“I lowered all the price points and I had cool brands that were still things you couldn’t find at the mall, but at Urban Outfitters prices,” said Rodriguez.

In the past year, the 30-year-old sole proprietor has not only aimed to repair, but to transform the Laced reputation. With a limited budget and close competition – the popular sneaker mecca Bodega, which also opened in 2006, is less than a mile away – Rodriguez said he’s focused on innovative and inexpensive ways to reach his clientele, including a good student initiative – where making honor role or improving grades is rewarded with a store discount or free pair of sneakers – artist collaborations, in-store events and a viral and grass roots marketing campaign that goes beyond Facebook and Twitter.

The Laced Street Team, a group of mostly high school students, were recently recruited by Rodriguez to perform ambitious skateboarding tricks around the city while donning Laced T-shirts, spreading the word about Laced to their peers.

“There’s nothing like a person physically telling you that this is where you should go shopping,” said Rodriguez. “There’s no billboard in the world that’s going to get you that response.”

Rodriguez also oversees the Board Room Boston skateboard team, which he said competes in local contests and helps to expand brand awareness, especially in promoting Board Room Boston’s own brand of skateboard decks.

In addition to word of mouth promotion, Rodriguez aims to give back to the community and carries a variety of local designer labels, displays local artwork on the walls and promotes up-and-coming musicians through in-store performances and on the Laced Web site. The Web site also features several Laced promotional music videos that Rodriguez produced and uploaded to YouTube as part of the Laced viral campaign, which he said is one of the best ways to reach his demographic.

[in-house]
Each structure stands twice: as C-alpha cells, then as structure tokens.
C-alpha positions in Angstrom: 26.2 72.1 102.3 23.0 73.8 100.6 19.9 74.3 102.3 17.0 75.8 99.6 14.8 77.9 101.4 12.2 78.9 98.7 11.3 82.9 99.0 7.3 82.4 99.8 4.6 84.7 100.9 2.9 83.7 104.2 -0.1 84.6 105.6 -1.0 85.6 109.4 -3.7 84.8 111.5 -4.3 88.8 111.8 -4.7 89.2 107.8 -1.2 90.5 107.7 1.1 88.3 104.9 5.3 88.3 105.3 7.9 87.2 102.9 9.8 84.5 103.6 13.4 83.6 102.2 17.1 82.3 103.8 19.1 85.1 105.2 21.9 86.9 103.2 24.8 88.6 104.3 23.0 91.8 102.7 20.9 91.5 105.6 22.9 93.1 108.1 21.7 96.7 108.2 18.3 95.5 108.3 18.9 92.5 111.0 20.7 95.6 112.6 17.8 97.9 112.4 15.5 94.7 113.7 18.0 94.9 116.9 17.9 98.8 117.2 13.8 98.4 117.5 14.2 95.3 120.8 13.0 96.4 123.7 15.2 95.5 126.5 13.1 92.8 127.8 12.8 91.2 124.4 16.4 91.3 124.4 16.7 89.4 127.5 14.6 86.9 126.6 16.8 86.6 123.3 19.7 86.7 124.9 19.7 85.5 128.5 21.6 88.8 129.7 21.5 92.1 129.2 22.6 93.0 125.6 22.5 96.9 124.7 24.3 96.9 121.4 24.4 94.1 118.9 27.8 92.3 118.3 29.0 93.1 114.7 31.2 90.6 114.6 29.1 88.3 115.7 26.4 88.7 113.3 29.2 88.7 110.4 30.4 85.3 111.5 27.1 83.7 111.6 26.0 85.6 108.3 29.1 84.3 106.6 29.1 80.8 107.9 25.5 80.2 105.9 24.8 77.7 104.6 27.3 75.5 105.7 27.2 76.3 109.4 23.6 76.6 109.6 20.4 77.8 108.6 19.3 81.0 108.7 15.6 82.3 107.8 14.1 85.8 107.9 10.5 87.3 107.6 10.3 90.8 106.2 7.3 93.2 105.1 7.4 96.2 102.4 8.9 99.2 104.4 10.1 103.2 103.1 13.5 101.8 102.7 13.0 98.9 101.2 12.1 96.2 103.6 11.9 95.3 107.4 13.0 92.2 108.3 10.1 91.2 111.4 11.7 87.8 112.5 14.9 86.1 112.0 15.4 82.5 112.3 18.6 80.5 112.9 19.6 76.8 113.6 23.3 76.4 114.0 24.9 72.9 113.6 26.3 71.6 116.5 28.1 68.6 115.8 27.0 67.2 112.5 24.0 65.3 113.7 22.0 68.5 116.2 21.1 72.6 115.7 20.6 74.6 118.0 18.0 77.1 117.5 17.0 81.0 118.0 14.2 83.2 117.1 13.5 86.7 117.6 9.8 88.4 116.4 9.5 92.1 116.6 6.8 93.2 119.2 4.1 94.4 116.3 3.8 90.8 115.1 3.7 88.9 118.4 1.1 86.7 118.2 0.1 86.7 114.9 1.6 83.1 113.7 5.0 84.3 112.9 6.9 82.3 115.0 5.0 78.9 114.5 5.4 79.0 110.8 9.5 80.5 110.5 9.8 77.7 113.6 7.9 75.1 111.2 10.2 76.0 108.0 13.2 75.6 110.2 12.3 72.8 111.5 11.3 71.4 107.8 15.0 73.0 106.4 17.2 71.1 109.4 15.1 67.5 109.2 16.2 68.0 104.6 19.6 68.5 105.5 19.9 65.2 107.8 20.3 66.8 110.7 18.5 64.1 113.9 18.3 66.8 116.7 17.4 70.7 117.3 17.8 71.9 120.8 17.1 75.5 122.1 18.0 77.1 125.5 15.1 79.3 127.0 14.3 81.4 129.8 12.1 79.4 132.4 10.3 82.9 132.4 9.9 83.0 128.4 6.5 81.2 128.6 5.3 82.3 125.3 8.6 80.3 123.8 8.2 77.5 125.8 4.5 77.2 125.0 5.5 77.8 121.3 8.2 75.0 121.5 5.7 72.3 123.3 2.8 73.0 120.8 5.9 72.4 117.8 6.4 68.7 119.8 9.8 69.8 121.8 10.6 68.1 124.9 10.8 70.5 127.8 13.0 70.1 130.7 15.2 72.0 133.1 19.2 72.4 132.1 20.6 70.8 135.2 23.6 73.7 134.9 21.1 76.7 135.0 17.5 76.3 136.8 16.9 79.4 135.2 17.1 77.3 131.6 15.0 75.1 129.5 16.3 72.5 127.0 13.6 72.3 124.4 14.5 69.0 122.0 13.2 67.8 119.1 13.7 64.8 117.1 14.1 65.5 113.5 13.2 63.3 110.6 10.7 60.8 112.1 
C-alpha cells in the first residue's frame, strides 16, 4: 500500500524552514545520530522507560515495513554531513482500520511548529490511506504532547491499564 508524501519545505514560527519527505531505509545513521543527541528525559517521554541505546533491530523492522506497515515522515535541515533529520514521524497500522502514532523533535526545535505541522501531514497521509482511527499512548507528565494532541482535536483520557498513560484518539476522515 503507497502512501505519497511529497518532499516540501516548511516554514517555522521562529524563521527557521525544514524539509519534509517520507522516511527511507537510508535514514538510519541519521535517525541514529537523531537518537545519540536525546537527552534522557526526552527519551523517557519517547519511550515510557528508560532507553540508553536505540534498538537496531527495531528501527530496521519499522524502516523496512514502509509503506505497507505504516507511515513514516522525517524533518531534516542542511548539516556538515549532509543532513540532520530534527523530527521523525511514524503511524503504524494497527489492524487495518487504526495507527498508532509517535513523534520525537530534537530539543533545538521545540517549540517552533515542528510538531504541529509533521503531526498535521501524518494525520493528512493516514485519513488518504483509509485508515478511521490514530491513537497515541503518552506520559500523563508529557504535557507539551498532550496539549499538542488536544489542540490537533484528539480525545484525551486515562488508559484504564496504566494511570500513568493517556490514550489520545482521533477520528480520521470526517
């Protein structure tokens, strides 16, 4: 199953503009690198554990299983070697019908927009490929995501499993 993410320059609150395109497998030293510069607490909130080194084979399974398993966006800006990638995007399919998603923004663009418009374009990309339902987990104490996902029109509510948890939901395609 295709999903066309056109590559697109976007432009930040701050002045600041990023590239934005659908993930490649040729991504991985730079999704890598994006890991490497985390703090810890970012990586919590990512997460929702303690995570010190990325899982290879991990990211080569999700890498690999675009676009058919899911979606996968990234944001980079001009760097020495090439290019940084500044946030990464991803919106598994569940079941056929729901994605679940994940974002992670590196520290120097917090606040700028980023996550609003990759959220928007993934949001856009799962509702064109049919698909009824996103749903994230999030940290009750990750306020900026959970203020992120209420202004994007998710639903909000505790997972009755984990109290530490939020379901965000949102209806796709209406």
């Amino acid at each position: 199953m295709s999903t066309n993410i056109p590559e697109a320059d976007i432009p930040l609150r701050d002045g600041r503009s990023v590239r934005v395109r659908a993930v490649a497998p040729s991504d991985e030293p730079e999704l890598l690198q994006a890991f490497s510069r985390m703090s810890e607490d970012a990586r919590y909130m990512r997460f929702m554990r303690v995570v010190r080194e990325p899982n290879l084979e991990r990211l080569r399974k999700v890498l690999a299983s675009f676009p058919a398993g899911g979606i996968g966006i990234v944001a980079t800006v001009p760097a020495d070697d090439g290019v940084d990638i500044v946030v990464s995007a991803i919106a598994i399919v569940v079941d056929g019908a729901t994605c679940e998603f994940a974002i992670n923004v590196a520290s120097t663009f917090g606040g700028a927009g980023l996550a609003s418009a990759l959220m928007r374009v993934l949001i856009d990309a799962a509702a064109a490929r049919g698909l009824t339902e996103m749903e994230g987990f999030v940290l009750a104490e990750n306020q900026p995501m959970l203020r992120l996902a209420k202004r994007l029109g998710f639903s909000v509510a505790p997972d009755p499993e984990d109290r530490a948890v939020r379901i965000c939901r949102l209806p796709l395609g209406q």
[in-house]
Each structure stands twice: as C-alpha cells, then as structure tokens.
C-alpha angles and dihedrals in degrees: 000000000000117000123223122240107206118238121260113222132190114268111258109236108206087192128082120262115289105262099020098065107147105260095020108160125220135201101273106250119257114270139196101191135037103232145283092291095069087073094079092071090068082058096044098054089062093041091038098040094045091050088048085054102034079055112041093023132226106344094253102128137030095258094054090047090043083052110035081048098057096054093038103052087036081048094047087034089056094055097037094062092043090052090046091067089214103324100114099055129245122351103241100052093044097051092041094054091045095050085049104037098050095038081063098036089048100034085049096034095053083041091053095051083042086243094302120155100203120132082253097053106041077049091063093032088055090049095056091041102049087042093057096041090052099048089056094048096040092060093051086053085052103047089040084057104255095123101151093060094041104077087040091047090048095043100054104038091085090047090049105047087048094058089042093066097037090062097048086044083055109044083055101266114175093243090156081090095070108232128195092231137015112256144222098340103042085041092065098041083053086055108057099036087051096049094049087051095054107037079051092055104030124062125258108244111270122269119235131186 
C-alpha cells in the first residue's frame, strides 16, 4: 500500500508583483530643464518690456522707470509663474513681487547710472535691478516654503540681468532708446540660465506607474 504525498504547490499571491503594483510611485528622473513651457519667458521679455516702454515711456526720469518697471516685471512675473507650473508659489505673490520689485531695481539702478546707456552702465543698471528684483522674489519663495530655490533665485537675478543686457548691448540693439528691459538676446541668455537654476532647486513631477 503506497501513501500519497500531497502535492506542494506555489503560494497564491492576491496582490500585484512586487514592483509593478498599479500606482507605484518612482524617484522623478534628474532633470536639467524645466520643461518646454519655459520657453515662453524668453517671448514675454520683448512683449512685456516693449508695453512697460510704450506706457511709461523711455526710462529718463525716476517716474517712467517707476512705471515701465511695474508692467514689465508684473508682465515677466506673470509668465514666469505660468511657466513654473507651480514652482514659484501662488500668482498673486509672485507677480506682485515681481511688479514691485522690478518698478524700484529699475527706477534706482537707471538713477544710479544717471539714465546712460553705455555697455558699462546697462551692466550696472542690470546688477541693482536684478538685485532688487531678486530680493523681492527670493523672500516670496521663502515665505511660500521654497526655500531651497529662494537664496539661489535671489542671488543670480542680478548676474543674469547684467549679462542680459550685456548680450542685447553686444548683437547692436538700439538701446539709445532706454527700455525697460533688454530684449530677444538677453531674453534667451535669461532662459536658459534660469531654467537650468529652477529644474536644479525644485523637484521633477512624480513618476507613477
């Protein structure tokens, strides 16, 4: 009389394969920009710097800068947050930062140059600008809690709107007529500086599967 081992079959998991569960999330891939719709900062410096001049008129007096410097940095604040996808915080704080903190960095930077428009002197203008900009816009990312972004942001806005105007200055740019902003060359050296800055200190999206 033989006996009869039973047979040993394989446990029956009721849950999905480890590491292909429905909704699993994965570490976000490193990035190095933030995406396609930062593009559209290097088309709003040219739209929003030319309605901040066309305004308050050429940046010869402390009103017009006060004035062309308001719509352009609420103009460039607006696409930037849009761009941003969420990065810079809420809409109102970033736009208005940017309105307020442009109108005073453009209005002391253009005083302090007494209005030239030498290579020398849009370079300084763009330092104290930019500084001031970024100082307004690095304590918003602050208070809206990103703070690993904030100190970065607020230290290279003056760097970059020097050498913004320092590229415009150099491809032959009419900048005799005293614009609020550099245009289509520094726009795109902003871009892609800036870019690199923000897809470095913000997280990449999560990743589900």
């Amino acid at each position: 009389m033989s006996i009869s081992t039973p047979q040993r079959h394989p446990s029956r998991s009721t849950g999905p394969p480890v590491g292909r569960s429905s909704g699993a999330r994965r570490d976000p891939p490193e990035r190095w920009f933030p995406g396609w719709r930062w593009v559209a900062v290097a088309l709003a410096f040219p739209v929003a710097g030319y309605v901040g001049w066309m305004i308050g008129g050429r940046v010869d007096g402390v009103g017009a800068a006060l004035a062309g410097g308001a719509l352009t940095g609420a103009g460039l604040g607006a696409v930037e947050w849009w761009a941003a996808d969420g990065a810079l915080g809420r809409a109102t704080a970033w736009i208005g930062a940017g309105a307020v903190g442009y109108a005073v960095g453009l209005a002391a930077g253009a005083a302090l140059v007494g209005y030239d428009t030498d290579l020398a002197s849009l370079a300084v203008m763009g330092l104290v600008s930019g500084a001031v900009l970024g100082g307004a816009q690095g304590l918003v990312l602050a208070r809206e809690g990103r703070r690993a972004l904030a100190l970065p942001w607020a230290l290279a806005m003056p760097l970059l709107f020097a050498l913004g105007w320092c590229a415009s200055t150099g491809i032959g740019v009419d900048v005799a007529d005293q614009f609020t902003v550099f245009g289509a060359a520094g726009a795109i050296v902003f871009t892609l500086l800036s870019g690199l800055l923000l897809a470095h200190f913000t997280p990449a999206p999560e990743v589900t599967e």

“There’s a sneakerhead culture that’s a lot more prominent than even the skate culture. There’re true sneakerheads and this is their joy, to be the first one to have this shoe and post it online and show it off. And what better way to show off your stuff than virally, where everyone can see it,” said Rodriguez. He added, “With the little bit of [Laced] viral marketing, we’ve shipped to London, Australia and Japan.”

Laced patron Joe Colell, 28, who has been collecting sneakers for the past six years and currently owns more than 75 pairs, said he visits Laced, on average, four times a week.

“It’s completely different than most of the other shops in Boston or even Cambridge,” said Colell. “It’s a good feel. I mean, they might not have the sneaker power – like Bodega has every account in the world, Concepts has every account in the world – but they’ll find it for you and they know what people want now. So they stay current and don’t worry about having to have a kind of vast array of shoes that Bodega would have to cover everyone’s bases.”

Although Rodriguez is still working hard to secure new and more exclusive vendor accounts, he said he already moving forward with plans to open five additional store locations in northern Massachusetts.

“Most of us make it or don’t make it in that first year and I just see the potential to grow more,” said Rodriguez. “So that’s the rewarding part of it, seeing how much more this could be.”